The Canadian neutrino observatory SNOLAB celebrated its grand opening – and the completion of its construction – on 17 May this year. SNOLAB – shielded, underground, by two kilometres of rock – is now the world’s deepest and cleanest neutrino laboratory, enabling experiments to be conducted with the least interference from environmental and solar radioactivity.
“As SNOLAB marks its formal opening, our science workshop has given us the chance to reflect on the vibrant international science programme that we host, with world leading science results already being delivered by projects at SNOLAB, and great promise from the future projects being developed,” says Nigel Smith, Director of SNOLAB.
“SNOLAB provides a tremendous opportunity for Sudbury and for Canada to lead the world in the rapidly evolving field of astroparticle physics.”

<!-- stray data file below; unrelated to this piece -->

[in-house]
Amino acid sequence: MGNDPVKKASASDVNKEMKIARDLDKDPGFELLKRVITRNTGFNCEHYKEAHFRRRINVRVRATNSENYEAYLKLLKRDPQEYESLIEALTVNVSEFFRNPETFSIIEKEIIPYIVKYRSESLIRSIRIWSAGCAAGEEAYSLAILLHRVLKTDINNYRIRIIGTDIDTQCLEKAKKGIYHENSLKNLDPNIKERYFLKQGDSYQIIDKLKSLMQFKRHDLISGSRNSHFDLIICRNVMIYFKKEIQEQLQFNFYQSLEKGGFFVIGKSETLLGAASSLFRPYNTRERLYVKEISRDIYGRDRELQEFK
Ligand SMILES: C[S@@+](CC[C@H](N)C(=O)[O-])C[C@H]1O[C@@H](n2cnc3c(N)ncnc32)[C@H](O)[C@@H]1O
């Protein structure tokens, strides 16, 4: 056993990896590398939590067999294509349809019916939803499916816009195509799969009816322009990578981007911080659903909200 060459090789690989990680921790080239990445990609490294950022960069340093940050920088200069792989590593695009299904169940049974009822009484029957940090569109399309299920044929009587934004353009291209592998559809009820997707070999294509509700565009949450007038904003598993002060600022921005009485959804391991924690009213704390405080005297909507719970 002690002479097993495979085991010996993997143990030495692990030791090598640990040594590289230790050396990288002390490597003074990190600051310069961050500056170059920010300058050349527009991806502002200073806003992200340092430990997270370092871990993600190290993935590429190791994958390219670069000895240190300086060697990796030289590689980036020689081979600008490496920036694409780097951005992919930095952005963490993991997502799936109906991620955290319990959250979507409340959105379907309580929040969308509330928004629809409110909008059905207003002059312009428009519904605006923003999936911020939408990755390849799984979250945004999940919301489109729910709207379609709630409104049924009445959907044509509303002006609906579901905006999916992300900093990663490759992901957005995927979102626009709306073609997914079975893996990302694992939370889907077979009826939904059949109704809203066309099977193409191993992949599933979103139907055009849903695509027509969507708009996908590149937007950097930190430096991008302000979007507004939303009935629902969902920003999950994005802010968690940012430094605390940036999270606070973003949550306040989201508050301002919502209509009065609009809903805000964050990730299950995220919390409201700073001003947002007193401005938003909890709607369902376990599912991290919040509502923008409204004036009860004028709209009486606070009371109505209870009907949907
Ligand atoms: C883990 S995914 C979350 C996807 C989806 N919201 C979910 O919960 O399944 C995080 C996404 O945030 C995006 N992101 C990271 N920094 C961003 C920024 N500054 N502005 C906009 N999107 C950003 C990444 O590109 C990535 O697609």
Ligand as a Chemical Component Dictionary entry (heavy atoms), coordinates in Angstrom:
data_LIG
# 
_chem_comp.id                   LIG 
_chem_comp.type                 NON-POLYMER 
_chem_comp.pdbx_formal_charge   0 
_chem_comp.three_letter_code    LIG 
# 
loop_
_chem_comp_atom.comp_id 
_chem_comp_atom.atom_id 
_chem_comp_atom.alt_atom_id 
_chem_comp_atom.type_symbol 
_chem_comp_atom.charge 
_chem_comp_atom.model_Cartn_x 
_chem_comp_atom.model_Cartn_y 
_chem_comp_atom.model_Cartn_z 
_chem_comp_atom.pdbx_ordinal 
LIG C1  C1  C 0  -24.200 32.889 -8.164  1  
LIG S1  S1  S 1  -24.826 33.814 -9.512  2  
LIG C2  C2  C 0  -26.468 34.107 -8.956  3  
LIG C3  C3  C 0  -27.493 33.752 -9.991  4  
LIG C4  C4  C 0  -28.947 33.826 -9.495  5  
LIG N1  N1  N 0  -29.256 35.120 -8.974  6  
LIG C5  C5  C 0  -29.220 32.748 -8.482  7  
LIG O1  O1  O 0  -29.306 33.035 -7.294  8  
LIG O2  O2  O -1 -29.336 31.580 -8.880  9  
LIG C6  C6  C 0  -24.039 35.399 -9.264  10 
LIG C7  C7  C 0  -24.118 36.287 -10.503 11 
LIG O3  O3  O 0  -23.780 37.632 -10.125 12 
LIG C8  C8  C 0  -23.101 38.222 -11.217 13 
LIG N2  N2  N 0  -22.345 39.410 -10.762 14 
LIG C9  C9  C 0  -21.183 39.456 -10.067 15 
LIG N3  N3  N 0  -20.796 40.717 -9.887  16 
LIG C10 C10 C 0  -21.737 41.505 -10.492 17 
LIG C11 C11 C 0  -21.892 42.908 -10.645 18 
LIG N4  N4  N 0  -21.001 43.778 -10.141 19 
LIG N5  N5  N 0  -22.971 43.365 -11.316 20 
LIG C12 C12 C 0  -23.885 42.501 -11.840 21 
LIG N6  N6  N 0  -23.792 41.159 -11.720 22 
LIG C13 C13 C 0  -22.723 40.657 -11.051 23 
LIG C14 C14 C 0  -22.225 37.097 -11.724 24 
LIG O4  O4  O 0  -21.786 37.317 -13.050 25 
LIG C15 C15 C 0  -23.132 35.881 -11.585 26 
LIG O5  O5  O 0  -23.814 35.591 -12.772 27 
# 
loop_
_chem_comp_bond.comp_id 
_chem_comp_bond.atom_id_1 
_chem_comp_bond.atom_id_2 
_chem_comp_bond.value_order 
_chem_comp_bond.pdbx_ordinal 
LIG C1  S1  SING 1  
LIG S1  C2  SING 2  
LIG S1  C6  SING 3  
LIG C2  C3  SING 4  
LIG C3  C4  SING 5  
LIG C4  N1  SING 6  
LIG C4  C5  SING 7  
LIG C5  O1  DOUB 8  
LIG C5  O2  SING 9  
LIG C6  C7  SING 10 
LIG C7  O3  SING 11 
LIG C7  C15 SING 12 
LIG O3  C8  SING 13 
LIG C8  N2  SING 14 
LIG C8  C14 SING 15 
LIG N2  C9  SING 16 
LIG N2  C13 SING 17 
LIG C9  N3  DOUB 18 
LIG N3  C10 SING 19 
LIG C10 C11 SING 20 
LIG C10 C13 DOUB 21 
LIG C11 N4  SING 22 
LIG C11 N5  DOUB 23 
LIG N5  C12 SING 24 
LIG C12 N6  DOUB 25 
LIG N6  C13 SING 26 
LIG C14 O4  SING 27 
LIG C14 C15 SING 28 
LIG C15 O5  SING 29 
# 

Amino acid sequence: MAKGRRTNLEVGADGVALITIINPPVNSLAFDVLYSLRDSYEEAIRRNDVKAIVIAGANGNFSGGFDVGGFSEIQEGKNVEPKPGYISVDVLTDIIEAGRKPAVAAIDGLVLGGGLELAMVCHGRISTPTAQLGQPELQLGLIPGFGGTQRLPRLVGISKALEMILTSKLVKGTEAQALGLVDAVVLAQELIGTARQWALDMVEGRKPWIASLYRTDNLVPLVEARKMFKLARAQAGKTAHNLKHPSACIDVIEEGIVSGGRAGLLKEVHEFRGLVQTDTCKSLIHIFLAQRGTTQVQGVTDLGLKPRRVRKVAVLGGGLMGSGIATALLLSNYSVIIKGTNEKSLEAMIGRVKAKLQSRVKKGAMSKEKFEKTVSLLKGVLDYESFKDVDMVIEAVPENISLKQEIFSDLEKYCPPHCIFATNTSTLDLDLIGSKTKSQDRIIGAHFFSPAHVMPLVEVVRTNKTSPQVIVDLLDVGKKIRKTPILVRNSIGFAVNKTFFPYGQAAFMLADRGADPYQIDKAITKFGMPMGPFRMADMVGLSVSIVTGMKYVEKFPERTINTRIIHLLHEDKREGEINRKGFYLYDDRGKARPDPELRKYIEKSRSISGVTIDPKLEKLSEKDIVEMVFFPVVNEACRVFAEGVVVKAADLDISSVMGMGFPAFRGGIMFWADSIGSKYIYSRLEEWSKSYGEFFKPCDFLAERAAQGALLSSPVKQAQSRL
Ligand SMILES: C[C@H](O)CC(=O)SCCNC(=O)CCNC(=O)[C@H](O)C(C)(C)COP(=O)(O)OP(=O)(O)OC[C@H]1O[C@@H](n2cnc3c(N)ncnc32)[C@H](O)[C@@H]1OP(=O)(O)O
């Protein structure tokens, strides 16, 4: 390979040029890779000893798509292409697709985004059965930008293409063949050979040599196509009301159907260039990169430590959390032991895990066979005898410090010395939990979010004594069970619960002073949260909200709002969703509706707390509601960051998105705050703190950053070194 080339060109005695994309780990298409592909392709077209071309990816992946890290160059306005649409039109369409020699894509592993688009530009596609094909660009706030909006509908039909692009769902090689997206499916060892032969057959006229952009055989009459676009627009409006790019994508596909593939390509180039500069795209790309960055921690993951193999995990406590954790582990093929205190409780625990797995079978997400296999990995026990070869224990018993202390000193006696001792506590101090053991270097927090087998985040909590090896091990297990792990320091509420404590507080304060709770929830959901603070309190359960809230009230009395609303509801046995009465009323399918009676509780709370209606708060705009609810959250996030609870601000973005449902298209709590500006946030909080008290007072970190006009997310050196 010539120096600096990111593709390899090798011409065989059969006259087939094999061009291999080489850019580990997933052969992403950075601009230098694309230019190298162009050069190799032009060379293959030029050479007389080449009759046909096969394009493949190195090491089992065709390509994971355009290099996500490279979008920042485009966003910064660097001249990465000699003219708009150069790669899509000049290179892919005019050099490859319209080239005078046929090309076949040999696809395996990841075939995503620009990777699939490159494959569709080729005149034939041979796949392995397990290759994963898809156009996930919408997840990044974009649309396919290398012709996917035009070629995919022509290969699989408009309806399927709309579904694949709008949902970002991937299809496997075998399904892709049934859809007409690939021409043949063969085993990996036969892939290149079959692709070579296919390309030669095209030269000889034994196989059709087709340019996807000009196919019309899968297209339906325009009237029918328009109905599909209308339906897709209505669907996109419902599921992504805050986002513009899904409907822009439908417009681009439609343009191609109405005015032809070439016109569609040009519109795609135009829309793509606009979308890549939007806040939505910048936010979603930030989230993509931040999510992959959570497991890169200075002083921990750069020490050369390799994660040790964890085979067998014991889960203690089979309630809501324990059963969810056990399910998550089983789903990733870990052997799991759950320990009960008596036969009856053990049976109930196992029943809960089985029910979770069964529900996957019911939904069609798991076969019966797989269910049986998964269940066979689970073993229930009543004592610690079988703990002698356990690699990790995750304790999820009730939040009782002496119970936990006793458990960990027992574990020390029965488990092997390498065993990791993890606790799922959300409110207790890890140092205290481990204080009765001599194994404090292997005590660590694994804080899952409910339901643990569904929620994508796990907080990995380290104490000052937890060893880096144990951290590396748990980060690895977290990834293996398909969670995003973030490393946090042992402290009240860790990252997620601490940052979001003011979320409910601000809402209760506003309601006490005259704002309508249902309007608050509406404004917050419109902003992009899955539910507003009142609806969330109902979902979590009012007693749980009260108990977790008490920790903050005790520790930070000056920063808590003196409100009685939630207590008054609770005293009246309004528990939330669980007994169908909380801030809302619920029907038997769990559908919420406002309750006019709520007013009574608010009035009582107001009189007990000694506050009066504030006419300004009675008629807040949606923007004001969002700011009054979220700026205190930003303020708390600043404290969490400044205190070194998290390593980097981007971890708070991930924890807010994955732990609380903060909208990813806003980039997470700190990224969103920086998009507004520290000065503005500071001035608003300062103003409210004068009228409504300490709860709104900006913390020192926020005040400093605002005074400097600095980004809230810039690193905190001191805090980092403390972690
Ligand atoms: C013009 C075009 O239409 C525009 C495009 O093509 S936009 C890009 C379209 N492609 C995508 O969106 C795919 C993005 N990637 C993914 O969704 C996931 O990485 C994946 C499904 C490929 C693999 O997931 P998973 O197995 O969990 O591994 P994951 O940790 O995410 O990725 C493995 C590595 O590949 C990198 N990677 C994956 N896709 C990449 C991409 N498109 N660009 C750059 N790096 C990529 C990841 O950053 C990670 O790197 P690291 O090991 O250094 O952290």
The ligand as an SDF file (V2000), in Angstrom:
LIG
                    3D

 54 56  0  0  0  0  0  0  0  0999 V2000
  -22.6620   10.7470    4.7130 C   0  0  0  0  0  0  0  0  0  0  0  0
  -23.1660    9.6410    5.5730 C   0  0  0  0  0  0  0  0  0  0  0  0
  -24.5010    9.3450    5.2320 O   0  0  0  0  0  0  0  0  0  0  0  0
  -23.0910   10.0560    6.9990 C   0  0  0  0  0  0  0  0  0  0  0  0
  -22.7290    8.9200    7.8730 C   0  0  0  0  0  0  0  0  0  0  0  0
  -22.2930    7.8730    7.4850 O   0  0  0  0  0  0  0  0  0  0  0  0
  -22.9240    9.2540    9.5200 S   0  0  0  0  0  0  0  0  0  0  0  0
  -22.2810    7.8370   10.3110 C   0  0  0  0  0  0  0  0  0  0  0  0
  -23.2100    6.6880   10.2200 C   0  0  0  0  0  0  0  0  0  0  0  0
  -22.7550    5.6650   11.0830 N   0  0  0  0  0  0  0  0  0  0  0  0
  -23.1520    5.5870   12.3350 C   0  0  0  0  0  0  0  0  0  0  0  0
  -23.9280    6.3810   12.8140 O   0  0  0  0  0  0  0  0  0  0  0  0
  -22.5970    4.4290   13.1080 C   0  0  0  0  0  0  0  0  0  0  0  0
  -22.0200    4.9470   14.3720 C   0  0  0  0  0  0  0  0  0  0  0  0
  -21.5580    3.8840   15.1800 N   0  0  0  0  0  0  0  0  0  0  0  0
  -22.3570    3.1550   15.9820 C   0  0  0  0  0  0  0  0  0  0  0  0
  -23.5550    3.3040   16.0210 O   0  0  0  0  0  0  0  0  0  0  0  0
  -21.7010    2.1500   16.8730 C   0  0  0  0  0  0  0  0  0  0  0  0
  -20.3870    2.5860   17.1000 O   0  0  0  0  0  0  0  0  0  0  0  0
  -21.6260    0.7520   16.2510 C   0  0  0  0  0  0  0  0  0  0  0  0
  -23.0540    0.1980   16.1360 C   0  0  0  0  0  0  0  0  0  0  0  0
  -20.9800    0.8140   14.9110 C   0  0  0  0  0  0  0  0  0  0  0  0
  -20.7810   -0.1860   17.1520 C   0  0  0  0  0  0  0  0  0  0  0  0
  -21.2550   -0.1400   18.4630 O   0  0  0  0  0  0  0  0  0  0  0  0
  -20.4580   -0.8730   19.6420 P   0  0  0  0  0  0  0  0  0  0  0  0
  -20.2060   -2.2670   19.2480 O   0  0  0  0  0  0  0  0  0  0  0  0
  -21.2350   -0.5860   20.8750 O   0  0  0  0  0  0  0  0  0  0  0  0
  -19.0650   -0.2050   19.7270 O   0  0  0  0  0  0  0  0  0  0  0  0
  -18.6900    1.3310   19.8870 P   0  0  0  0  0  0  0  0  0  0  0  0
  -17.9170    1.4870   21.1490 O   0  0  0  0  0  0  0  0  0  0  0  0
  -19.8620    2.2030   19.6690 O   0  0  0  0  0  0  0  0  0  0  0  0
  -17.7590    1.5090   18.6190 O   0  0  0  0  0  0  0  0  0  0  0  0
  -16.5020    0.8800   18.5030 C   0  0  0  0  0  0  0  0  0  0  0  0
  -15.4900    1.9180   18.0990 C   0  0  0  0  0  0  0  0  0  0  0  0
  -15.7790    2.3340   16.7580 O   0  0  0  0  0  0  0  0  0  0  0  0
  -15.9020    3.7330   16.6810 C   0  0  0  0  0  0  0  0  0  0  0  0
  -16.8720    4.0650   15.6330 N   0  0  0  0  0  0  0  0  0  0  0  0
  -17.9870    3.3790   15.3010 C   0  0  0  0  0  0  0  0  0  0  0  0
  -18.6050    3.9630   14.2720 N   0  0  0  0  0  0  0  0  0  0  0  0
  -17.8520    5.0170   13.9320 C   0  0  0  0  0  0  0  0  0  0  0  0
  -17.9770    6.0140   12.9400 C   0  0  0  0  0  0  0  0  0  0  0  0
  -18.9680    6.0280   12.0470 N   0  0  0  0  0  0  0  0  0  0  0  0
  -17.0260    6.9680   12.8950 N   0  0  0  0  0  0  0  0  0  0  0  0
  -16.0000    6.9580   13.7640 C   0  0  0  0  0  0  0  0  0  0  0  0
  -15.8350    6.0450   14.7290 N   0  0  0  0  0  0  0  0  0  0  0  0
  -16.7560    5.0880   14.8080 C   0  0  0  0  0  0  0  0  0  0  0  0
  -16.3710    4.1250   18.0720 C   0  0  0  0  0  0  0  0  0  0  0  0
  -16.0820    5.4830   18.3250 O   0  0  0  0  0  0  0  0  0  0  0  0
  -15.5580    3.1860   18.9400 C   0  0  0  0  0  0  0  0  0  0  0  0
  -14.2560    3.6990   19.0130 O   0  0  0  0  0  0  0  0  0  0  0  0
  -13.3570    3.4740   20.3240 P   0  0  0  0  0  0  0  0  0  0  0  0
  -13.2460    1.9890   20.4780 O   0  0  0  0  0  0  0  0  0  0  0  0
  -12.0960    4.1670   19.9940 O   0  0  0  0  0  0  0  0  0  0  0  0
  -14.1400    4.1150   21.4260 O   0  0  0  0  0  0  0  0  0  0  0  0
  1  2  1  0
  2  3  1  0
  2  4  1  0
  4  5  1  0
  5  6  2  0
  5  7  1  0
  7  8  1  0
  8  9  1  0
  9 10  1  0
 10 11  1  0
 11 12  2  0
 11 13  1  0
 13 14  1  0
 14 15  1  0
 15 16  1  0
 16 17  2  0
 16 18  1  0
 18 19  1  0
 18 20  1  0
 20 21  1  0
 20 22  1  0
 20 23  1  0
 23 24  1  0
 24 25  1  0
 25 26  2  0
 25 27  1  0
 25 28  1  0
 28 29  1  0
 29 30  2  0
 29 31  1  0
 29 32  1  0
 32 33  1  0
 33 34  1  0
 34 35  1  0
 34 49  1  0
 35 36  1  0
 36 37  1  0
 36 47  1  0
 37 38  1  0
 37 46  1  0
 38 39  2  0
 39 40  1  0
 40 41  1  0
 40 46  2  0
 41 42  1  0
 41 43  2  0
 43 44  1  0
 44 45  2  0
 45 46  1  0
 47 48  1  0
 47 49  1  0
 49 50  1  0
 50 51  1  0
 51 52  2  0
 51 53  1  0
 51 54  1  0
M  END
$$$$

“The science of SNOLAB addresses fundamental questions about the universe we live in – what is the matter which fills the universe but which has so far evaded detection? What are the properties of neutrinos which are the most abundant particles in the universe? Can we exploit the neutrinos to learn more about energy production in the Sun, the make-up of the Earth, or distant astrophysical events such as Supernovae? Can we understand why the universe is made of matter?” said David Sinclair, Director of Facility Development for SNOLAB.
“These questions go to the very roots of our understanding of physics. Finding answers will be challenging but the facilities we open today provide the infrastructure in which we can carry out the search.”
SNOLAB is also the focus of interest from other sciences beyond physics, with the underground laboratories coveted by such fields as geophysics, for long-term studies in the deep rocks; and biology, for analyses of life deep underground.
For more information, please visit the SNOLAB website.